NBC reported on September 27th that a second outbreak in the United States this fall and winter could have a devastating effect on the country. Doctors worry that in addition to the surge in patient numbers, more than 100 hospitals that treat the underlying patients may be forced to close or cut critical services.
Newark University Hospital is one of more than 100 major medical centers in the United States. These centers are treating the underlying patients in the United States, communities of color. They were badly hit by the new coronavirus. A growing body of data shows that black and Hispanic patients are more likely to be hospitalized for new coronavirus infections and, in many cases, more likely to die as a result.
“We are increasingly learning that these communities have been hit harder by the outbreak.” Beth Feldpus, senior vice president of policy and advocacy at American Essential Hospitals, said. The organization represents more than 300 hospitals that treat unsealed patients. “Our hospitals are definitely serving the worst-hit communities.”
When the second wave of outbreaks this fall and winter comes, “we are absolutely in danger of being shut down,” said Shereef Elnahal, president and chief executive of Newark University Hospital. ”
Aaron Wesolowski, vice president of policy research, analysis, and strategy at the American Hospital Association, said the outbreak has hit all U.S. hospitals hard. Costs have risen sharply, while revenues have plummeted. Hospitals are forced to bear the high cost of buying additional personal protective equipment, such as N95 masks, and to provide wards to patients with neo-coronavirus and more unsealed patients. In this case, the hospital had to stop carrying out some income-generating means, such as selective surgery.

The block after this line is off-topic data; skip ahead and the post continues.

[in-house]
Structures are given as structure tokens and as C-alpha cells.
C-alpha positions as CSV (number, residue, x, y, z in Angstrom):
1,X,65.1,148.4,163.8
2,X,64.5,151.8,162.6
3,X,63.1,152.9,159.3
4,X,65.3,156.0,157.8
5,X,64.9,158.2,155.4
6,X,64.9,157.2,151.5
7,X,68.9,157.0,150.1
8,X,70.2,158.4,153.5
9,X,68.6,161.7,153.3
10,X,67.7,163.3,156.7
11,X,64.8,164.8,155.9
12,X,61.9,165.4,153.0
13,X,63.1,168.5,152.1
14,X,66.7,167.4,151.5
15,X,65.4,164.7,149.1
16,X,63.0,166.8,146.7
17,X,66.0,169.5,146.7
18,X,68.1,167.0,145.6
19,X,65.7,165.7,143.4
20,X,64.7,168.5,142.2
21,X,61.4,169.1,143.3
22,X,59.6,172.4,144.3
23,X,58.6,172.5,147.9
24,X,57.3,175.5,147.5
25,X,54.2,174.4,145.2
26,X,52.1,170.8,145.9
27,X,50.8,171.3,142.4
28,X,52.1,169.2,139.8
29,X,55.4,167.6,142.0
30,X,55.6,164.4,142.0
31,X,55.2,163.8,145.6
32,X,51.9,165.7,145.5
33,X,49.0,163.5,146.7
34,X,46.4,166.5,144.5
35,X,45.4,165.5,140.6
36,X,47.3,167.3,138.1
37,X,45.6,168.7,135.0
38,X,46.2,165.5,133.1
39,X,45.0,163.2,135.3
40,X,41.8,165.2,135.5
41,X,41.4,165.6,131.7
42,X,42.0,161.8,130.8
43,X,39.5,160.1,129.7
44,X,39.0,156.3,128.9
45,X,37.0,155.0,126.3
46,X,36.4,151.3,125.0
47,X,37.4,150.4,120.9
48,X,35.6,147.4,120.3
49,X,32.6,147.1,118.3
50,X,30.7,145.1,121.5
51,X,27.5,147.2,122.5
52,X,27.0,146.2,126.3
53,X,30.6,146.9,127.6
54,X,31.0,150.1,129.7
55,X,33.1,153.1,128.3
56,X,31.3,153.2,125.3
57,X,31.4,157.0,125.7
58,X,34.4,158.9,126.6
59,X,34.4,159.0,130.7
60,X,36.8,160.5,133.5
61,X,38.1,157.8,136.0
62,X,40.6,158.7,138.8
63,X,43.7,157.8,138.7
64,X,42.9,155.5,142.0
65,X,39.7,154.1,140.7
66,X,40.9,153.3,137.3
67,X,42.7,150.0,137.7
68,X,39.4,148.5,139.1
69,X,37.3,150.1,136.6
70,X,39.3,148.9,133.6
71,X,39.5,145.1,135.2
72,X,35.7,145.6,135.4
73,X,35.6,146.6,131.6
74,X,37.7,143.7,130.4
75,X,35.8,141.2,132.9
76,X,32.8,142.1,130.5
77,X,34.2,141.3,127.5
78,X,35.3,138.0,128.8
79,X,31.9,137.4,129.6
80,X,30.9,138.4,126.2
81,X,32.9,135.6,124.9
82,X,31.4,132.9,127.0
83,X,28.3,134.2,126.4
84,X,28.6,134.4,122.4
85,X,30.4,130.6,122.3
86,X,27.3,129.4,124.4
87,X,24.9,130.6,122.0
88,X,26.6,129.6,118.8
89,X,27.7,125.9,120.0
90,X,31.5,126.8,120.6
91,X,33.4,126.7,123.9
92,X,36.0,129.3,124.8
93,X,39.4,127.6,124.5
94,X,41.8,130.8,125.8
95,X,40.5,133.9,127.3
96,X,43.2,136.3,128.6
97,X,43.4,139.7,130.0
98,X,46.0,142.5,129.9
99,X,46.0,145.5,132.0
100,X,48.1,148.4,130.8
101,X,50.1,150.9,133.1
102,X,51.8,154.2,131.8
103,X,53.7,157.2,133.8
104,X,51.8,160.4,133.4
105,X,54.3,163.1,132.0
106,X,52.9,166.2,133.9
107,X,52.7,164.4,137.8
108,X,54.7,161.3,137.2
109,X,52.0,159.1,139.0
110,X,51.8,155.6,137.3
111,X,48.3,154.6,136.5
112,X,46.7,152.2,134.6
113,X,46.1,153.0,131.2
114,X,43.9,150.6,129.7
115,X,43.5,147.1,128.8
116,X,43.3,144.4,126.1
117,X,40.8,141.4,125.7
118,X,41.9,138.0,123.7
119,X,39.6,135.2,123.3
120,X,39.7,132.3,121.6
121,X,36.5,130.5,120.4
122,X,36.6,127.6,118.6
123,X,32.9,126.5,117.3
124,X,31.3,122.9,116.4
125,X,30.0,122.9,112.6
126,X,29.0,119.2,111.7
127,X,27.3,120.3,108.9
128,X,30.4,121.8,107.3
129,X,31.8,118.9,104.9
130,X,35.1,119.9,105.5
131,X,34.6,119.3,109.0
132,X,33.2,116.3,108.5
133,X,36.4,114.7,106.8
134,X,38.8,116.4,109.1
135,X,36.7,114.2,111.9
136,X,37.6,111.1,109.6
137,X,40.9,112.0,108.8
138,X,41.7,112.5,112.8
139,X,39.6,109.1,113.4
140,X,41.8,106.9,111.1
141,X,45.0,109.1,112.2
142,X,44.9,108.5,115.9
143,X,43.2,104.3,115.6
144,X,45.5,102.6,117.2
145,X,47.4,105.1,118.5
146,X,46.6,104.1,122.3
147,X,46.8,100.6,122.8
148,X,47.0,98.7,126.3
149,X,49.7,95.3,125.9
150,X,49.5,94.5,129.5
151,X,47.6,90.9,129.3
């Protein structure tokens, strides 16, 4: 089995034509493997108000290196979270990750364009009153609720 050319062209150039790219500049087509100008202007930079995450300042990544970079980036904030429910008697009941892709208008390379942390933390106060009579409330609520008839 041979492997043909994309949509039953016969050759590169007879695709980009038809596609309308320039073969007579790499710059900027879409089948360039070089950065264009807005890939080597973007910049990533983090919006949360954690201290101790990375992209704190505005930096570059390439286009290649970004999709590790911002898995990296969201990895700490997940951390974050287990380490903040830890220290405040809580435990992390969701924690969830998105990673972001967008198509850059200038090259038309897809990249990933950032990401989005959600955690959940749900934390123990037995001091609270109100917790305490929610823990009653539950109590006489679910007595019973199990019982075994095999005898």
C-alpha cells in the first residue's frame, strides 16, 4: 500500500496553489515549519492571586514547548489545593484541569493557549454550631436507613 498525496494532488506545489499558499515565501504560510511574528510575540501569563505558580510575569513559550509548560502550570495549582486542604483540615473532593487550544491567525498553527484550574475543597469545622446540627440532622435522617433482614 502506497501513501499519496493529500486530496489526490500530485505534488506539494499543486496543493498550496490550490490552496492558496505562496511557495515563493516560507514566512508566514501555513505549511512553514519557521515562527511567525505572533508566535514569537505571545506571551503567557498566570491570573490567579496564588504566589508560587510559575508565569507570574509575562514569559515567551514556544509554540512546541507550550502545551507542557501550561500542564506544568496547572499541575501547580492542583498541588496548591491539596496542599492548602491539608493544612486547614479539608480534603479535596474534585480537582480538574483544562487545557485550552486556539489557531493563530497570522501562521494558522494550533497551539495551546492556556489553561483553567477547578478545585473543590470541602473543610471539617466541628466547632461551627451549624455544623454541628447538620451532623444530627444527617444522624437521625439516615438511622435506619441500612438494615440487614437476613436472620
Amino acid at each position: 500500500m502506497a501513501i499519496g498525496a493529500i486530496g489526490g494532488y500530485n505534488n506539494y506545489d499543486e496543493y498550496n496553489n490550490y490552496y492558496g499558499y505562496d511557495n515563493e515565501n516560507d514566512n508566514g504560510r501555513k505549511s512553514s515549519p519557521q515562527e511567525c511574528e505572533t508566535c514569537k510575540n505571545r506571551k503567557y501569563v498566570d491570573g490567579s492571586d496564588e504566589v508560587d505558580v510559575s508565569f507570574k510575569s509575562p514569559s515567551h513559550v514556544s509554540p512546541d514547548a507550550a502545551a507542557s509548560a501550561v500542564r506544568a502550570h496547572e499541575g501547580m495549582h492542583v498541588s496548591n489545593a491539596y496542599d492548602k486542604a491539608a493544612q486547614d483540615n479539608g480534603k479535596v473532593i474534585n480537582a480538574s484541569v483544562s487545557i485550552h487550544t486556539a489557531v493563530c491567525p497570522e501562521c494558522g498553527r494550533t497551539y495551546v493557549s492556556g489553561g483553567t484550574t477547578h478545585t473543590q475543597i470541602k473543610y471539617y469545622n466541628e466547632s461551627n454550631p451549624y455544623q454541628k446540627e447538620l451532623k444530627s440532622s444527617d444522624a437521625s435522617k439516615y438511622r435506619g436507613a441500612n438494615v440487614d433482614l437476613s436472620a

Hospitals across the United States will lose about $300 billion by the end of 2020, according to the American Hospital Association. The economic impact of the second wave of outbreaks will be particularly devastating for major medical centers such as the University Hospital of Newark. “There are cracks in the health system, and that will turn into earthquakes,” said Chris Pennell, director of strategic integration and health equity at the hospital.
Safety net hospitals like the University Hospital of Newark are not-for-profit and have unstable budgets. Miami’s Jackson Health System, for example, has only 50 days of cash on hand. Private hospitals usually have more than three times the cash reserves. Mark Knight, the chief financial officer of Jackson Healthcare, said the system, which serves between 1,200 and 1,300 patients a day, “will be a financial disaster this year.”
A recent study by the University of California, Berkeley, found that the government formula used to allocate funds to hospitals may be racially biased, resulting in losses for some predominantly black and Hispanic communities, which have been hit harder by the outbreak.